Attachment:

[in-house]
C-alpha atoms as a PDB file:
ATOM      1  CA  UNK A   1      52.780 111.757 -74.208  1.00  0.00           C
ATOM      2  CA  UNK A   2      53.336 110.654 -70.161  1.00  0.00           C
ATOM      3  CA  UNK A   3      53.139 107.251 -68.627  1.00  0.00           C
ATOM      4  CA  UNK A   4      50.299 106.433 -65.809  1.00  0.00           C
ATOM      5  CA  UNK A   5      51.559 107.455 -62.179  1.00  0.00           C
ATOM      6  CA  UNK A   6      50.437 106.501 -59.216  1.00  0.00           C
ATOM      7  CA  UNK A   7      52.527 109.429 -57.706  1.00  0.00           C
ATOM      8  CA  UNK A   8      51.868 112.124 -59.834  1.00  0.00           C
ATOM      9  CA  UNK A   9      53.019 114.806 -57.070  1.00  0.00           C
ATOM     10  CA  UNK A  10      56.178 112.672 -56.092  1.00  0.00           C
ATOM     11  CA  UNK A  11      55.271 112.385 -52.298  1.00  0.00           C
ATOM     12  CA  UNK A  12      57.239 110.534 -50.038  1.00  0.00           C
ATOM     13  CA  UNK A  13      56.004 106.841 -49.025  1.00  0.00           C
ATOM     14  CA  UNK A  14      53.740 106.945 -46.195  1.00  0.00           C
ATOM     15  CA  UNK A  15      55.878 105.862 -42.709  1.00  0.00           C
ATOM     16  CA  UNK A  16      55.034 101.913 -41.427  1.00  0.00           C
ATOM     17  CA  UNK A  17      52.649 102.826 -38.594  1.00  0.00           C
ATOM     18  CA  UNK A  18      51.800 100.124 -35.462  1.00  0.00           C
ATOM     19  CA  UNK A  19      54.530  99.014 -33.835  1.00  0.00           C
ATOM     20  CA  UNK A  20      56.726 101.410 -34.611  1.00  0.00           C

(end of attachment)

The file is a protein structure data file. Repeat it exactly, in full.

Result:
[in-house]
C-alpha atoms as a PDB file:
ATOM      1  CA  UNK A   1      52.780 111.757 -74.208  1.00  0.00           C
ATOM      2  CA  UNK A   2      53.336 110.654 -70.161  1.00  0.00           C
ATOM      3  CA  UNK A   3      53.139 107.251 -68.627  1.00  0.00           C
ATOM      4  CA  UNK A   4      50.299 106.433 -65.809  1.00  0.00           C
ATOM      5  CA  UNK A   5      51.559 107.455 -62.179  1.00  0.00           C
ATOM      6  CA  UNK A   6      50.437 106.501 -59.216  1.00  0.00           C
ATOM      7  CA  UNK A   7      52.527 109.429 -57.706  1.00  0.00           C
ATOM      8  CA  UNK A   8      51.868 112.124 -59.834  1.00  0.00           C
ATOM      9  CA  UNK A   9      53.019 114.806 -57.070  1.00  0.00           C
ATOM     10  CA  UNK A  10      56.178 112.672 -56.092  1.00  0.00           C
ATOM     11  CA  UNK A  11      55.271 112.385 -52.298  1.00  0.00           C
ATOM     12  CA  UNK A  12      57.239 110.534 -50.038  1.00  0.00           C
ATOM     13  CA  UNK A  13      56.004 106.841 -49.025  1.00  0.00           C
ATOM     14  CA  UNK A  14      53.740 106.945 -46.195  1.00  0.00           C
ATOM     15  CA  UNK A  15      55.878 105.862 -42.709  1.00  0.00           C
ATOM     16  CA  UNK A  16      55.034 101.913 -41.427  1.00  0.00           C
ATOM     17  CA  UNK A  17      52.649 102.826 -38.594  1.00  0.00           C
ATOM     18  CA  UNK A  18      51.800 100.124 -35.462  1.00  0.00           C
ATOM     19  CA  UNK A  19      54.530  99.014 -33.835  1.00  0.00           C
ATOM     20  CA  UNK A  20      56.726 101.410 -34.611  1.00  0.00           C